Almost a third of South Tyneside kids active for less than half an hour a day

Pupils during a physical education lesson. Picture by PA Wire/PA Images
Pupils during a physical education lesson. Picture by PA Wire/PA Images

Almost a third of children and young people in South Tyneside do less than half an hour of physical activity a day, according to new research.

The Active Lives Children and Young People survey, published by Sport England, found that an estimated 5,200 children aged between five and 16 in the borough do less than 30 minutes of exercise a day on average.

Coun Tracey Dixon.

Coun Tracey Dixon.

A further 4,500 manage an average of at least half an hour a day, but less than an hour.

The Chief Medical Officer’s guidelines state that children should get at least an hour of physical activity every day – but 82% of five to 16-year-olds in South Tyneside fail to hit this target.

The survey is the largest of its kind, based on responses from over 100,000 five to 16-year-olds during the academic year 2017-18.

Coun Tracey Dixon, South Tyneside Council’s lead member for independence and wellbeing, said: “These figures are worrying but a great deal of work is being done to help our young people choose a healthy lifestyle and this is reflected in the data that shows South Tyneside has the lowest percentage of inactive children in the North East.

“Every single child in South Tyneside now attends a ‘healthy school’ where health and wellbeing is promoted and children are encouraged to lead a healthy lifestyle. Many of our schools now promote activities such as the Daily Mile where children are invited to run or walk one mile a day.

“Furthermore we have invested in state-of-the-art leisure facilities in the borough which have seen a significant rise in visitor numbers in recent years.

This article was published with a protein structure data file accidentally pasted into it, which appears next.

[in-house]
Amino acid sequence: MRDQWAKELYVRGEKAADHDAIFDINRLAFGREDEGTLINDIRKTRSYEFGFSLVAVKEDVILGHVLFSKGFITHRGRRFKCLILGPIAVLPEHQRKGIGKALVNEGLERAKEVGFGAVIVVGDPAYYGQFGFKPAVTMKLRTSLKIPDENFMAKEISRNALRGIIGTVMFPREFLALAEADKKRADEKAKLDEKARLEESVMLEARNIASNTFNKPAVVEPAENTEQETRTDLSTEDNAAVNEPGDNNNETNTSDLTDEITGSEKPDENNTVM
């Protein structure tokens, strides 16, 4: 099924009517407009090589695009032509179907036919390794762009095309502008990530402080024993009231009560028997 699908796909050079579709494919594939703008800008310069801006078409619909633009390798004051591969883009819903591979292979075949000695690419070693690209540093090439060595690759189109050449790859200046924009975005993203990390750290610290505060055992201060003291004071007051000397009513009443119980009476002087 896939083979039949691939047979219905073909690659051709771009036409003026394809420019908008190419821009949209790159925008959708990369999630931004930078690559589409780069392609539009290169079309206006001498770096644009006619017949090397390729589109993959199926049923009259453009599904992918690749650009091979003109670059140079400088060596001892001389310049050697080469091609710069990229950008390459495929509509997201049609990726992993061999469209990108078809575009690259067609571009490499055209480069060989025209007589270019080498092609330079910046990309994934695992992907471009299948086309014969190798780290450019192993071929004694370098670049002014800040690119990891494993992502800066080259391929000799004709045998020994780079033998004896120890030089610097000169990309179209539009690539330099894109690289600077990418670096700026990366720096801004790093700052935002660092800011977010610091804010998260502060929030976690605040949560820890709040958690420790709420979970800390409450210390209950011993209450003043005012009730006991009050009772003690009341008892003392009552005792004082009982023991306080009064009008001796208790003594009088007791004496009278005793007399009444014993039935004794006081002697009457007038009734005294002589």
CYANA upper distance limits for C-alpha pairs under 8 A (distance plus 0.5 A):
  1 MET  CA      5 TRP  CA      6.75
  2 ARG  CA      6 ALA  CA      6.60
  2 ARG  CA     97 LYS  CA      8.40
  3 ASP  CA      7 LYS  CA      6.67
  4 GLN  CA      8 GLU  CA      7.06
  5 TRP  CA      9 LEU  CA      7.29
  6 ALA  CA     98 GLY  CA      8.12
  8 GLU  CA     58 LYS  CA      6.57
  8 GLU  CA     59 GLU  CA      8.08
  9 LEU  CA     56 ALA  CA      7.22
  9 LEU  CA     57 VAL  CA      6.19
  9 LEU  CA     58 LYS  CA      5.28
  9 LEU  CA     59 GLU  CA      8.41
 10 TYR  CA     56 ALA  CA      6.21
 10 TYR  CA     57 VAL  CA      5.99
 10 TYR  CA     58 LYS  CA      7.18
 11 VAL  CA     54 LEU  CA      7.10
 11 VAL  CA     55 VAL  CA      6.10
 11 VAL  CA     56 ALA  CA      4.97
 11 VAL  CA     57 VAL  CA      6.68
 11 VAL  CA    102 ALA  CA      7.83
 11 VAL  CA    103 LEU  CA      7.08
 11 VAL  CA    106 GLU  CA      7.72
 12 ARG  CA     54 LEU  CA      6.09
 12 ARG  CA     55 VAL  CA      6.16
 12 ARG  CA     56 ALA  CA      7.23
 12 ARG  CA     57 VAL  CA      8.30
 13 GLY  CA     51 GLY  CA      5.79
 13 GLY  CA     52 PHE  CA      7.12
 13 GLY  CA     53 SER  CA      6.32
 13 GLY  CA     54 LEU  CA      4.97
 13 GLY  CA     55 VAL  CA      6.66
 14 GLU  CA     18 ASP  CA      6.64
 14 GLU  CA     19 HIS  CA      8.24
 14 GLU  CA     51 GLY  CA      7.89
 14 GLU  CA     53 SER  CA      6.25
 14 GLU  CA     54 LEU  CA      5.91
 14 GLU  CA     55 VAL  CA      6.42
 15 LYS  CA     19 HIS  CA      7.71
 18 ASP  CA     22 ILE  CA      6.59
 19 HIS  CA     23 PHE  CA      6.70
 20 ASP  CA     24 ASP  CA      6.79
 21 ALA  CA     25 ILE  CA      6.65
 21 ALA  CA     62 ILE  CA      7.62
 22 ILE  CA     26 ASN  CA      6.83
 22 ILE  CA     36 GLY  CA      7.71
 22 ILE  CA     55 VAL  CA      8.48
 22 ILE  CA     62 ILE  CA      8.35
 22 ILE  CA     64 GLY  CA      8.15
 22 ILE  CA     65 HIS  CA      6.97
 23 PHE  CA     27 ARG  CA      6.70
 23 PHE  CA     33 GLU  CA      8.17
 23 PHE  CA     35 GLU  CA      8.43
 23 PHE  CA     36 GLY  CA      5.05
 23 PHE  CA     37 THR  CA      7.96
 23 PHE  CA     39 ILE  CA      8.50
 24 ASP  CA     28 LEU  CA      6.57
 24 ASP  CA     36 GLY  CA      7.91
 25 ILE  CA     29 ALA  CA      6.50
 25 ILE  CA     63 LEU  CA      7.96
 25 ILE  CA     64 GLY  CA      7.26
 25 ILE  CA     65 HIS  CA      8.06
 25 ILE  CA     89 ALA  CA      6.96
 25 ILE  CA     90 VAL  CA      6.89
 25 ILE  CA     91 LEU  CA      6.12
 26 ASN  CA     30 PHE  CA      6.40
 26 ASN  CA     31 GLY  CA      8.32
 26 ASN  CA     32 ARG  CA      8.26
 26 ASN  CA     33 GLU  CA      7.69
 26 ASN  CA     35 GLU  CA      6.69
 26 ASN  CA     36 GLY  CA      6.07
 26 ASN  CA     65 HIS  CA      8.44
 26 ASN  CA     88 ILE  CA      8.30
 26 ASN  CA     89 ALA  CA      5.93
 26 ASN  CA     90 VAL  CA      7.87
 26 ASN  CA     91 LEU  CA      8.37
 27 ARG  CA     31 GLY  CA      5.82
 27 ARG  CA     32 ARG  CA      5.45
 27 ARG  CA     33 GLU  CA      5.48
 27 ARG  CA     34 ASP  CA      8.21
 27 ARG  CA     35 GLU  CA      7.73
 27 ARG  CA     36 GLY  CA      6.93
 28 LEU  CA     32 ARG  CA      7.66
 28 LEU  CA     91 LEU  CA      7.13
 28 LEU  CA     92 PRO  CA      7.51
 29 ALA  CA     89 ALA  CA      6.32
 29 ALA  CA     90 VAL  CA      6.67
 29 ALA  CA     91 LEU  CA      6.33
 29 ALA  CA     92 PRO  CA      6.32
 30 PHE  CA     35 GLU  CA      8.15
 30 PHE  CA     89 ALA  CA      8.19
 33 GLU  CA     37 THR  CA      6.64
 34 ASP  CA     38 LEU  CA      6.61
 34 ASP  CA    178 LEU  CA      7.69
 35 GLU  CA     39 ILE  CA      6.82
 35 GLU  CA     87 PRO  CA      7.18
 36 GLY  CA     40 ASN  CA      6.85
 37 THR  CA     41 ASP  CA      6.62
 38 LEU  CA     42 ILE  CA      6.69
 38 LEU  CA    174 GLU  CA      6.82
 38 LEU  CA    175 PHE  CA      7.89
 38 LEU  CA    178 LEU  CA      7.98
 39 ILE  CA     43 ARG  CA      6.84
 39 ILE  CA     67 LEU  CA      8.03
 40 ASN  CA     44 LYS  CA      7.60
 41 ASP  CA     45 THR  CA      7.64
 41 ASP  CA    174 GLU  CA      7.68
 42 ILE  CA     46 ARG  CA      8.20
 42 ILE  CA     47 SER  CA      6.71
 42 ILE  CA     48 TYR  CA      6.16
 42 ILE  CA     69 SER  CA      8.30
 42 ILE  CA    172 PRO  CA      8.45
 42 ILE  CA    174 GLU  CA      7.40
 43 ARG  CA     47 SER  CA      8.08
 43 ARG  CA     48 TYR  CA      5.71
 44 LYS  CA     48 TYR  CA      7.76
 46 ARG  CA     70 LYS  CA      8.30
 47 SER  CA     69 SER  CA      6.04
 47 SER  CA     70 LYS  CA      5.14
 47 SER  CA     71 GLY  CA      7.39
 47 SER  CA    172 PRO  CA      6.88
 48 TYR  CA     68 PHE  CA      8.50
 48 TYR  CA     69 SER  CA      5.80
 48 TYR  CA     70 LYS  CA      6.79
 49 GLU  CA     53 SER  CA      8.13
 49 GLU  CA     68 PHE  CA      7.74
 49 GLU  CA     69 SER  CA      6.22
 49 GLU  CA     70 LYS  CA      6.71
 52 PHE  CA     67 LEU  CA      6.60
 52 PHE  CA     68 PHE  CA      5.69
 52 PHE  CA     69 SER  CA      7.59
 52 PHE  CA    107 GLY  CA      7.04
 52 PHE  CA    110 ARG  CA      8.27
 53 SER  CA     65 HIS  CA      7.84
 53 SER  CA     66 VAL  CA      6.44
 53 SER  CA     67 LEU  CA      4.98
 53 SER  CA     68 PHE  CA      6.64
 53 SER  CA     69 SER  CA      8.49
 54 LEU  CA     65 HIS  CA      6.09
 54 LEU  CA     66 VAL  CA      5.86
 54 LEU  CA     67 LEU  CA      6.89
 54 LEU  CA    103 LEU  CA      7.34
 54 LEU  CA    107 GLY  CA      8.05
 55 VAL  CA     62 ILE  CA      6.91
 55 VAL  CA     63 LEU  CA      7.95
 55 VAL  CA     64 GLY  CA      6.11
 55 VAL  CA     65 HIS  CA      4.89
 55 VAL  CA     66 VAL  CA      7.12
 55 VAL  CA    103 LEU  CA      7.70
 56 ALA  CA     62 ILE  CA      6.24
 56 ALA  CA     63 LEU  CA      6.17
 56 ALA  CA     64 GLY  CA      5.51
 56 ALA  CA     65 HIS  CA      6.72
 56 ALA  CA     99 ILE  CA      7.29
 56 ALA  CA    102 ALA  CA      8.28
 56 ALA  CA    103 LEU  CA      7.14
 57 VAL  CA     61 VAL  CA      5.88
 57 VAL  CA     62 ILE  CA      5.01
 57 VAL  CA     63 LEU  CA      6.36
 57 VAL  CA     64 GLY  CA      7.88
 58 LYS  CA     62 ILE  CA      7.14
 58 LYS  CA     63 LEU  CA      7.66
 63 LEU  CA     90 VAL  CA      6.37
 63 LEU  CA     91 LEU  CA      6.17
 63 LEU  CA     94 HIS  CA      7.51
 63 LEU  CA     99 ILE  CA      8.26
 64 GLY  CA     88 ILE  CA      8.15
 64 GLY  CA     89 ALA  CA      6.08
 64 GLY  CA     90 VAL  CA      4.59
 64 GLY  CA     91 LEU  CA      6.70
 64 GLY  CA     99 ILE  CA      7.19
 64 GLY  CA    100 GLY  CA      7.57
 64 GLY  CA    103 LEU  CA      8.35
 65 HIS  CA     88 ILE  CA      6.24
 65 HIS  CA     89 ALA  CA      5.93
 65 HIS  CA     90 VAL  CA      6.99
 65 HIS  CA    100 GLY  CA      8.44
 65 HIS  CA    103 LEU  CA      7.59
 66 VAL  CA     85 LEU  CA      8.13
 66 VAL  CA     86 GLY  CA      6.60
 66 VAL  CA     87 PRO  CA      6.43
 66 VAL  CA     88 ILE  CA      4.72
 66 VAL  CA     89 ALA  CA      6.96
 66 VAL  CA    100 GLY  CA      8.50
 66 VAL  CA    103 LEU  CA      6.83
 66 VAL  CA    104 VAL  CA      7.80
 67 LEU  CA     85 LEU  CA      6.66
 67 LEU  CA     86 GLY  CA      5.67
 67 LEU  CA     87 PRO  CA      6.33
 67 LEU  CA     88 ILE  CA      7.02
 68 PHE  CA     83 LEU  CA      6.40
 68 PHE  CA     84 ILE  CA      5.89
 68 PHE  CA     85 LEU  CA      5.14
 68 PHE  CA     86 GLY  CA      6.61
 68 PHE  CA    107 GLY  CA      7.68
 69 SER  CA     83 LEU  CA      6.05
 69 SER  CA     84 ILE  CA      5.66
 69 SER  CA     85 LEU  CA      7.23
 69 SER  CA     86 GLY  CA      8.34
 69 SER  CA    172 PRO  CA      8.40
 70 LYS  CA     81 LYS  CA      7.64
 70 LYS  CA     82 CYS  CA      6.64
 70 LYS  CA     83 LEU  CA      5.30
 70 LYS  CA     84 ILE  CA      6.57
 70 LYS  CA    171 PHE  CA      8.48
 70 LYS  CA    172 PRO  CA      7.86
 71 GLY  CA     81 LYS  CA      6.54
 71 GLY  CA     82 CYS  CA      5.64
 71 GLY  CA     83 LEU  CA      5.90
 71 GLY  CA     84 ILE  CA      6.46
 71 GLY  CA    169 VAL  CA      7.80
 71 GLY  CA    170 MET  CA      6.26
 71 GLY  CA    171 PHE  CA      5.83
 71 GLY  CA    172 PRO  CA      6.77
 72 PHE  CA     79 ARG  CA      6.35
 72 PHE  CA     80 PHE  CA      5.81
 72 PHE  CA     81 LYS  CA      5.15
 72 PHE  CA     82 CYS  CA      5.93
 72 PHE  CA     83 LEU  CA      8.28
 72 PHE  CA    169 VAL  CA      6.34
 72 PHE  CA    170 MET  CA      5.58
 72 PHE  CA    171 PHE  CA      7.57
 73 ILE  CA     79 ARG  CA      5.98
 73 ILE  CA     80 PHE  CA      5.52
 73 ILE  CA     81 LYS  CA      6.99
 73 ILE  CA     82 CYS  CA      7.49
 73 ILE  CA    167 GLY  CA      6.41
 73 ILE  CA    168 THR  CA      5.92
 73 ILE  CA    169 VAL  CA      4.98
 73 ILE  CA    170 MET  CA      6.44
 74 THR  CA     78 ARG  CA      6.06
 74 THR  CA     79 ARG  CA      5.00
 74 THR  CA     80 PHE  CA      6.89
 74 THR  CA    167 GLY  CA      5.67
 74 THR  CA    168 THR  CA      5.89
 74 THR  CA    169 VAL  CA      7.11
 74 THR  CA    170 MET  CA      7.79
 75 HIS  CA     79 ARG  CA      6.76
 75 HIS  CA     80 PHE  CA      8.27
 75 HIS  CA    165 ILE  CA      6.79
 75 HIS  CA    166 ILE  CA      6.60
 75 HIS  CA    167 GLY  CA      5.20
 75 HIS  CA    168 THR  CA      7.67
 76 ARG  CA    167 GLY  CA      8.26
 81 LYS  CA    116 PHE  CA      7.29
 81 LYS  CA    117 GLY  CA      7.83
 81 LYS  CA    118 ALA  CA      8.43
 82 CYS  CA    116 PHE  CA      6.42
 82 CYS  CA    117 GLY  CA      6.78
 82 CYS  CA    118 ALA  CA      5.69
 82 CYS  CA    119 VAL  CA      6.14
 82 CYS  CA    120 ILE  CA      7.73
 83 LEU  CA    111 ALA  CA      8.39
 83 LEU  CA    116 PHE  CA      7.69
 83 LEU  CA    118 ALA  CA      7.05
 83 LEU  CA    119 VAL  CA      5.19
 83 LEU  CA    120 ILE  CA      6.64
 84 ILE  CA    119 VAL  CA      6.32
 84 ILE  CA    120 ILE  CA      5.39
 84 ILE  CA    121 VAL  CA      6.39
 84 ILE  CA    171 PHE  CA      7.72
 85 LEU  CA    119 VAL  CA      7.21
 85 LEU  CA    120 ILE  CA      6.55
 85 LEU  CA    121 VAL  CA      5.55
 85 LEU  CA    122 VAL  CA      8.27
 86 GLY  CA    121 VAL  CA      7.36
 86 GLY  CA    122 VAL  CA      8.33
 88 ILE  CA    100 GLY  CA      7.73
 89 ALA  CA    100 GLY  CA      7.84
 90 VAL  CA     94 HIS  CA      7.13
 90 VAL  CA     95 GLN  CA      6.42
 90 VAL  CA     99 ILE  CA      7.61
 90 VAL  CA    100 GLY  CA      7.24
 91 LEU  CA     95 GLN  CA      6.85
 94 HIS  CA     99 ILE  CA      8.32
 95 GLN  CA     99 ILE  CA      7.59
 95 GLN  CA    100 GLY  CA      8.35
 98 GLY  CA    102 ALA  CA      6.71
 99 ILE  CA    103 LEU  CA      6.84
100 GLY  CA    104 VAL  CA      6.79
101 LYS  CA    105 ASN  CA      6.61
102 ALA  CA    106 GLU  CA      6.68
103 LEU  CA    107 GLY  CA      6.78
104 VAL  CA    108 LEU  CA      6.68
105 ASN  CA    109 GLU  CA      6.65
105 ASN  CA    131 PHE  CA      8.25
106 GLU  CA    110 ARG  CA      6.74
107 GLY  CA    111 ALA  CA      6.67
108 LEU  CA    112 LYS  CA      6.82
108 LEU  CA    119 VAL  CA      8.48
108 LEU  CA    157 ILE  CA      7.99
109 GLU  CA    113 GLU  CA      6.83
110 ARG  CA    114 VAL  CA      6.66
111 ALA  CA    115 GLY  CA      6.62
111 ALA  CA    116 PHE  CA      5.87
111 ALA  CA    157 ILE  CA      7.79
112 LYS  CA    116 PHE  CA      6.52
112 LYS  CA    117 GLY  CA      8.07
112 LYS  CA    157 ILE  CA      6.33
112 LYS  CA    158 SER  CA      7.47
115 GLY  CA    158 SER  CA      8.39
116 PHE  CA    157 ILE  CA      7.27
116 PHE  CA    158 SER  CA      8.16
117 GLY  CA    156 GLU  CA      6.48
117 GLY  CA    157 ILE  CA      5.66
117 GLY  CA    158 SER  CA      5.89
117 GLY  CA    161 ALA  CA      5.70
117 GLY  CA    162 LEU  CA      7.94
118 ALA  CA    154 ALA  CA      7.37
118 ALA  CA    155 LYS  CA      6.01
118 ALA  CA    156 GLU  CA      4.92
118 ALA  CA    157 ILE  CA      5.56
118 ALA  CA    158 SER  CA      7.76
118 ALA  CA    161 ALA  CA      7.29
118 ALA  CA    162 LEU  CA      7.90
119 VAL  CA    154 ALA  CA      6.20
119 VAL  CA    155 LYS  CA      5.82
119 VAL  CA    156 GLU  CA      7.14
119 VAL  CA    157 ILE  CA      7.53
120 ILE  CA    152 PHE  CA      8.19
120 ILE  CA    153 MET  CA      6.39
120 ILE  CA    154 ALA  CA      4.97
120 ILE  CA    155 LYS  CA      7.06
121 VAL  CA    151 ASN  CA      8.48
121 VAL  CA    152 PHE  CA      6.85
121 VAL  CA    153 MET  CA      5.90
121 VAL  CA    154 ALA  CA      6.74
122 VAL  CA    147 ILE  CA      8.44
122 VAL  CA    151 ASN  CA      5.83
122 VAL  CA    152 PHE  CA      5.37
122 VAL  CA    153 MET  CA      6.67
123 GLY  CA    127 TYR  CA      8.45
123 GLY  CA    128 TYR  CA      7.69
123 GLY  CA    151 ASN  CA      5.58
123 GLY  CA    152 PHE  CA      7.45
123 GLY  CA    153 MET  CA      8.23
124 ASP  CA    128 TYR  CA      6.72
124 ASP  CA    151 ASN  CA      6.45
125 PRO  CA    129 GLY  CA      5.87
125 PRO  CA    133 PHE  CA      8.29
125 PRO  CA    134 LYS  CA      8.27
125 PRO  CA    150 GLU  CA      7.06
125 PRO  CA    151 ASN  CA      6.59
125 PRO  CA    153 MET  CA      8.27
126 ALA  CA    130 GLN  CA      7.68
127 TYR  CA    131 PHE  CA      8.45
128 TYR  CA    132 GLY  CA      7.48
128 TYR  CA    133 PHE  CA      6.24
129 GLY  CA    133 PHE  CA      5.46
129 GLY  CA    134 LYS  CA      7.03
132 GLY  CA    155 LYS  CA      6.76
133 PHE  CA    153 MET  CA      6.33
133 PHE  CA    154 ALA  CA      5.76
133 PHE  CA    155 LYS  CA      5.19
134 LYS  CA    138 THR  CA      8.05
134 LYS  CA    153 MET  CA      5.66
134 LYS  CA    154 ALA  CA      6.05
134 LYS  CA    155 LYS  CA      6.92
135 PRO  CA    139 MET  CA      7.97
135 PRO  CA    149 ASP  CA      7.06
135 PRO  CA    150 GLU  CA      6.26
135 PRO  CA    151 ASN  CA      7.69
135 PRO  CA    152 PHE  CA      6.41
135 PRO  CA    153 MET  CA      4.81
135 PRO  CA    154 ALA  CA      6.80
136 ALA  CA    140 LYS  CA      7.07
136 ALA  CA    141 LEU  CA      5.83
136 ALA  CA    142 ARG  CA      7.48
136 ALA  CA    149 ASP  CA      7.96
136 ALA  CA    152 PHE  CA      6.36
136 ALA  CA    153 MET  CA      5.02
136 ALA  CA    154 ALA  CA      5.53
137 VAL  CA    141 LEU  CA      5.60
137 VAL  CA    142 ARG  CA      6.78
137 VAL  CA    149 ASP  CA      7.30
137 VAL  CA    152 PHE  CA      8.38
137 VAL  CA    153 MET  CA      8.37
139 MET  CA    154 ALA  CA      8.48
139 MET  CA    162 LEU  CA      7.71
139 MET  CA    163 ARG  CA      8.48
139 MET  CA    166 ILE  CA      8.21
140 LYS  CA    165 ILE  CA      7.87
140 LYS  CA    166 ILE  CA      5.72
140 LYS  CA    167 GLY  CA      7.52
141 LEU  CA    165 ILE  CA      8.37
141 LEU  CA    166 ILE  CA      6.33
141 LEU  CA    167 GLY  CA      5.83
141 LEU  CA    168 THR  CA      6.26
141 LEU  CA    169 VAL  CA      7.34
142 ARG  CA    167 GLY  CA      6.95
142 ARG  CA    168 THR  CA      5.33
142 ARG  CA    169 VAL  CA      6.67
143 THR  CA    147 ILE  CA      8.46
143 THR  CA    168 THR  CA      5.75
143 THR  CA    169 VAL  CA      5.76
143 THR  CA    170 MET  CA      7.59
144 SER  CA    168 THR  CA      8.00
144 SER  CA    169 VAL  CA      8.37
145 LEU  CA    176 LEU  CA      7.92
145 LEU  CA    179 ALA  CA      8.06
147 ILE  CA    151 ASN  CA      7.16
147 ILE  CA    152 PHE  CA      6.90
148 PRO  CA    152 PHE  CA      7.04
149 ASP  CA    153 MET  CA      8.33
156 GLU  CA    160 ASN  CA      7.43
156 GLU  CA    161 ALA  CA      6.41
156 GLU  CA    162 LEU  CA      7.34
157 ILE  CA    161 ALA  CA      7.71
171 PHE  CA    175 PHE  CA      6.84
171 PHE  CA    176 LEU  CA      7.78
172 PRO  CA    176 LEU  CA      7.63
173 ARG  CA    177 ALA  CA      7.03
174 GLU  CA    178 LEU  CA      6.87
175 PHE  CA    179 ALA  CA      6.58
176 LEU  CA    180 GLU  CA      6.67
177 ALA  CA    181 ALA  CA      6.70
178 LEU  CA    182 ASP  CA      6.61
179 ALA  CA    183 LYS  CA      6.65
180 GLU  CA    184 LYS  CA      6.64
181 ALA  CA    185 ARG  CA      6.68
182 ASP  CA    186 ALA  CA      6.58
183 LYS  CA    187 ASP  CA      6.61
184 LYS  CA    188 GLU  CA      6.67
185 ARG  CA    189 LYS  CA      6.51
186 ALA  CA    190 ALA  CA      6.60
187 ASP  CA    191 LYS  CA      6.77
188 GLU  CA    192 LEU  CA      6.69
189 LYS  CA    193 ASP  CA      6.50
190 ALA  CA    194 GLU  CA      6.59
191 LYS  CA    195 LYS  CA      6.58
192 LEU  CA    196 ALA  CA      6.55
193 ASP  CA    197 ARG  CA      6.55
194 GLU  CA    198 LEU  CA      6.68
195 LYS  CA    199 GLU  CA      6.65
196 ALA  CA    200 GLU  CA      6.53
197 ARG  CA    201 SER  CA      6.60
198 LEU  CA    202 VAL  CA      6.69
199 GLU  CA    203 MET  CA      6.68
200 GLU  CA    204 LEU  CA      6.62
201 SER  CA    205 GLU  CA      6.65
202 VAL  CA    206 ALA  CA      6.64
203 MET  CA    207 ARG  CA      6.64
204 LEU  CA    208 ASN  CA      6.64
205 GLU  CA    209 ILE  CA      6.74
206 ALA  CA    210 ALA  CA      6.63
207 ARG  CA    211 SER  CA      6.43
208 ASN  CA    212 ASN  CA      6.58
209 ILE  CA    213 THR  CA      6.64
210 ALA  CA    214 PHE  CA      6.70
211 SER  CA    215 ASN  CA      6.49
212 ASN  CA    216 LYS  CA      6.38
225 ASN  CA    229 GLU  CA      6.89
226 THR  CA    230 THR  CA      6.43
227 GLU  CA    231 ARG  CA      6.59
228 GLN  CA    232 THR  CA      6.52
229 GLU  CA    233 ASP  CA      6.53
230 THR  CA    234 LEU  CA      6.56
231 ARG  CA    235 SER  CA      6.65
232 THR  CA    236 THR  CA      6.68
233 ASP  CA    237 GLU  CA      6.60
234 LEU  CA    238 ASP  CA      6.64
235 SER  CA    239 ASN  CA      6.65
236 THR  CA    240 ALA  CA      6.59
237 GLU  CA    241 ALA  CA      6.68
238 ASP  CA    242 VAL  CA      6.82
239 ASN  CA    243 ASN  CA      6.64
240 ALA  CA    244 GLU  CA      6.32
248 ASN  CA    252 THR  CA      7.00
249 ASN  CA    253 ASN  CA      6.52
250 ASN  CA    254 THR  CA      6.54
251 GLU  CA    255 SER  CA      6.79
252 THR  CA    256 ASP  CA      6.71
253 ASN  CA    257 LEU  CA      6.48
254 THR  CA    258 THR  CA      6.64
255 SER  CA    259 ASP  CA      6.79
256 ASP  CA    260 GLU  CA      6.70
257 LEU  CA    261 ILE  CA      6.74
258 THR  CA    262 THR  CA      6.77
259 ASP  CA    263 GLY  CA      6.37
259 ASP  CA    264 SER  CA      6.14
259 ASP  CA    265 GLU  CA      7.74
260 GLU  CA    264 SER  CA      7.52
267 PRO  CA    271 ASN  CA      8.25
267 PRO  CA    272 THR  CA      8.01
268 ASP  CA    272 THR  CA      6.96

“We have also developed a borough wide physical activity strategy with the purpose of having a system wide, strategic approach to increasing physical activity levels in South Tyneside. Increasing physical activity opportunities in the early years is one of the five key focus areas of the strategy which will be launched soon.”

Anything that raises the heart rate counts as physical activity – from organised team sports to playing outside.

It found that a third of children in England don’t manage an average of half an hour of activity a day, and less than 20% met the Chief Medical Officer’s target of an hour.

Sport England CEO Tim Hollingsworth said he was calling for system-wide change and “a national focus on the health and wellbeing of our nation’s children”.

He said: “Parents, schools, the sport and leisure industry and Government all have a role to play in addressing and increasing childhood activity.

“These results tell us that what is currently being done to support them is not enough and change is required.”

Sports Minister Mims Davies said that the number of young people not doing enough exercise is “simply unacceptable”.

She said: “We know that an active child is a happier child, and efforts must be stepped up to encourage young people to live healthy, active lives.”

Government guidelines state that children and young people should get half their daily hour of physical activity at school, and half out of school.